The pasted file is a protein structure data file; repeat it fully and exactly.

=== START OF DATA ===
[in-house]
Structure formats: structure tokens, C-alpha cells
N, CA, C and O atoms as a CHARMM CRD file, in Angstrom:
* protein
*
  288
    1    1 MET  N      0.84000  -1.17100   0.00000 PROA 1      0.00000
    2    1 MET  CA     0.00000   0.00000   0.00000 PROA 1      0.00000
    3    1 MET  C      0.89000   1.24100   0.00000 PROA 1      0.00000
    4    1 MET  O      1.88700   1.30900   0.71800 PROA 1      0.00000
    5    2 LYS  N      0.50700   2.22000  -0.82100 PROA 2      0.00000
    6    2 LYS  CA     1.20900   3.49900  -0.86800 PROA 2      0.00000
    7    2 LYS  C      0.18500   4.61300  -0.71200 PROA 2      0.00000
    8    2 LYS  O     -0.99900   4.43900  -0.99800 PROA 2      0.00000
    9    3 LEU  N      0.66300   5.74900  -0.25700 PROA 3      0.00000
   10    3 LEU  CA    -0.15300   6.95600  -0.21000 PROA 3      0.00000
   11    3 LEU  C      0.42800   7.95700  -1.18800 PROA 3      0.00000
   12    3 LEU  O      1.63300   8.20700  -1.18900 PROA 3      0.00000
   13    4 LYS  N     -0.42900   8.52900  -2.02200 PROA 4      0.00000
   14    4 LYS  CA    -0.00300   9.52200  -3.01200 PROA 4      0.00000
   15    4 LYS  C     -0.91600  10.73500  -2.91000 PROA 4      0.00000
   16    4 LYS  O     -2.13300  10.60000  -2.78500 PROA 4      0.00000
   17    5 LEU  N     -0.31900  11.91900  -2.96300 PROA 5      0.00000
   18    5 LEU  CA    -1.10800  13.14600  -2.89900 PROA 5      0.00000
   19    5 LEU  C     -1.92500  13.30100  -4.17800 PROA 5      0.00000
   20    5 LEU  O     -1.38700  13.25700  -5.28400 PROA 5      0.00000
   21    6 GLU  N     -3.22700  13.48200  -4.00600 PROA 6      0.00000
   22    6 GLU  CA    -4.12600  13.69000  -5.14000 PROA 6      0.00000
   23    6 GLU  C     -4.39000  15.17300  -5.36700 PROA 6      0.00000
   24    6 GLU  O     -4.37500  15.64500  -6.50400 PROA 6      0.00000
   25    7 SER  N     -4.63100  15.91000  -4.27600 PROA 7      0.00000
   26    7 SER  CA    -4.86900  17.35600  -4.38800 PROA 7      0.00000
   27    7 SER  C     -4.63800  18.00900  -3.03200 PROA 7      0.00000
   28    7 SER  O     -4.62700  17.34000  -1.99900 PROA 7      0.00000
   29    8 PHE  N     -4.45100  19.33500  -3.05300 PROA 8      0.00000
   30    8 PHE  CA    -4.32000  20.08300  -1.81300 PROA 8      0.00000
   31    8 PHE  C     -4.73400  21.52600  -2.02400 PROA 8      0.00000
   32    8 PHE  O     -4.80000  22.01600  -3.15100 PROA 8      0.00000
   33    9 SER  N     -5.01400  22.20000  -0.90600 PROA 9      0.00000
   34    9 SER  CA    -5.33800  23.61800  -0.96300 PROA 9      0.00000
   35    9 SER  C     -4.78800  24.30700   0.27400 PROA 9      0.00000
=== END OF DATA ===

[in-house]
Structure formats: structure tokens, C-alpha cells
N, CA, C and O atoms as a CHARMM CRD file, in Angstrom:
* protein
*
  288
    1    1 MET  N      0.84000  -1.17100   0.00000 PROA 1      0.00000
    2    1 MET  CA     0.00000   0.00000   0.00000 PROA 1      0.00000
    3    1 MET  C      0.89000   1.24100   0.00000 PROA 1      0.00000
    4    1 MET  O      1.88700   1.30900   0.71800 PROA 1      0.00000
    5    2 LYS  N      0.50700   2.22000  -0.82100 PROA 2      0.00000
    6    2 LYS  CA     1.20900   3.49900  -0.86800 PROA 2      0.00000
    7    2 LYS  C      0.18500   4.61300  -0.71200 PROA 2      0.00000
    8    2 LYS  O     -0.99900   4.43900  -0.99800 PROA 2      0.00000
    9    3 LEU  N      0.66300   5.74900  -0.25700 PROA 3      0.00000
   10    3 LEU  CA    -0.15300   6.95600  -0.21000 PROA 3      0.00000
   11    3 LEU  C      0.42800   7.95700  -1.18800 PROA 3      0.00000
   12    3 LEU  O      1.63300   8.20700  -1.18900 PROA 3      0.00000
   13    4 LYS  N     -0.42900   8.52900  -2.02200 PROA 4      0.00000
   14    4 LYS  CA    -0.00300   9.52200  -3.01200 PROA 4      0.00000
   15    4 LYS  C     -0.91600  10.73500  -2.91000 PROA 4      0.00000
   16    4 LYS  O     -2.13300  10.60000  -2.78500 PROA 4      0.00000
   17    5 LEU  N     -0.31900  11.91900  -2.96300 PROA 5      0.00000
   18    5 LEU  CA    -1.10800  13.14600  -2.89900 PROA 5      0.00000
   19    5 LEU  C     -1.92500  13.30100  -4.17800 PROA 5      0.00000
   20    5 LEU  O     -1.38700  13.25700  -5.28400 PROA 5      0.00000
   21    6 GLU  N     -3.22700  13.48200  -4.00600 PROA 6      0.00000
   22    6 GLU  CA    -4.12600  13.69000  -5.14000 PROA 6      0.00000
   23    6 GLU  C     -4.39000  15.17300  -5.36700 PROA 6      0.00000
   24    6 GLU  O     -4.37500  15.64500  -6.50400 PROA 6      0.00000
   25    7 SER  N     -4.63100  15.91000  -4.27600 PROA 7      0.00000
   26    7 SER  CA    -4.86900  17.35600  -4.38800 PROA 7      0.00000
   27    7 SER  C     -4.63800  18.00900  -3.03200 PROA 7      0.00000
   28    7 SER  O     -4.62700  17.34000  -1.99900 PROA 7      0.00000
   29    8 PHE  N     -4.45100  19.33500  -3.05300 PROA 8      0.00000
   30    8 PHE  CA    -4.32000  20.08300  -1.81300 PROA 8      0.00000
   31    8 PHE  C     -4.73400  21.52600  -2.02400 PROA 8      0.00000
   32    8 PHE  O     -4.80000  22.01600  -3.15100 PROA 8      0.00000
   33    9 SER  N     -5.01400  22.20000  -0.90600 PROA 9      0.00000
   34    9 SER  CA    -5.33800  23.61800  -0.96300 PROA 9      0.00000
   35    9 SER  C     -4.78800  24.30700   0.27400 PROA 9      0.00000